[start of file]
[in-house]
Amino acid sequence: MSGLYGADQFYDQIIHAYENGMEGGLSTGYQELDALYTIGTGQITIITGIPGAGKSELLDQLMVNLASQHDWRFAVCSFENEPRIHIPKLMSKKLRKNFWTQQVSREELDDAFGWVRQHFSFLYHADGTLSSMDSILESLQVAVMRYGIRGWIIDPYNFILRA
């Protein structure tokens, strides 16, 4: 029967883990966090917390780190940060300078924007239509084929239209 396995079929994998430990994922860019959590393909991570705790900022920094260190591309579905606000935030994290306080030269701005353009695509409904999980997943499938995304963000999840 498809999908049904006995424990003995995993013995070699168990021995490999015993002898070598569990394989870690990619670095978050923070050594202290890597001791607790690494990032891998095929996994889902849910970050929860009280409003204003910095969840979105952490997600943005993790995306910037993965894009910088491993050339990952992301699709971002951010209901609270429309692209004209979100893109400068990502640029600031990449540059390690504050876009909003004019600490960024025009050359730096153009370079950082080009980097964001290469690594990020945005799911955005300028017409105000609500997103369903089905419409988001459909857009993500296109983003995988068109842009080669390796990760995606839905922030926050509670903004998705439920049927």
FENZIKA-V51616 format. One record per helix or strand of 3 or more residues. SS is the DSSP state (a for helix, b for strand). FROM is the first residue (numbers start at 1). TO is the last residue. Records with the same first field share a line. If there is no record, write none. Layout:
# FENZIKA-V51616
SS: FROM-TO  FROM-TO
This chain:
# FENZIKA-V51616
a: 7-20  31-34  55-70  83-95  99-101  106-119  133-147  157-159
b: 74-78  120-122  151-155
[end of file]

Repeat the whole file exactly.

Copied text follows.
[in-house]
Amino acid sequence: MSGLYGADQFYDQIIHAYENGMEGGLSTGYQELDALYTIGTGQITIITGIPGAGKSELLDQLMVNLASQHDWRFAVCSFENEPRIHIPKLMSKKLRKNFWTQQVSREELDDAFGWVRQHFSFLYHADGTLSSMDSILESLQVAVMRYGIRGWIIDPYNFILRA
């Protein structure tokens, strides 16, 4: 029967883990966090917390780190940060300078924007239509084929239209 396995079929994998430990994922860019959590393909991570705790900022920094260190591309579905606000935030994290306080030269701005353009695509409904999980997943499938995304963000999840 498809999908049904006995424990003995995993013995070699168990021995490999015993002898070598569990394989870690990619670095978050923070050594202290890597001791607790690494990032891998095929996994889902849910970050929860009280409003204003910095969840979105952490997600943005993790995306910037993965894009910088491993050339990952992301699709971002951010209901609270429309692209004209979100893109400068990502640029600031990449540059390690504050876009909003004019600490960024025009050359730096153009370079950082080009980097964001290469690594990020945005799911955005300028017409105000609500997103369903089905419409988001459909857009993500296109983003995988068109842009080669390796990760995606839905922030926050509670903004998705439920049927």
FENZIKA-V51616 format. One record per helix or strand of 3 or more residues. SS is the DSSP state (a for helix, b for strand). FROM is the first residue (numbers start at 1). TO is the last residue. Records with the same first field share a line. If there is no record, write none. Layout:
# FENZIKA-V51616
SS: FROM-TO  FROM-TO
This chain:
# FENZIKA-V51616
a: 7-20  31-34  55-70  83-95  99-101  106-119  133-147  157-159
b: 74-78  120-122  151-155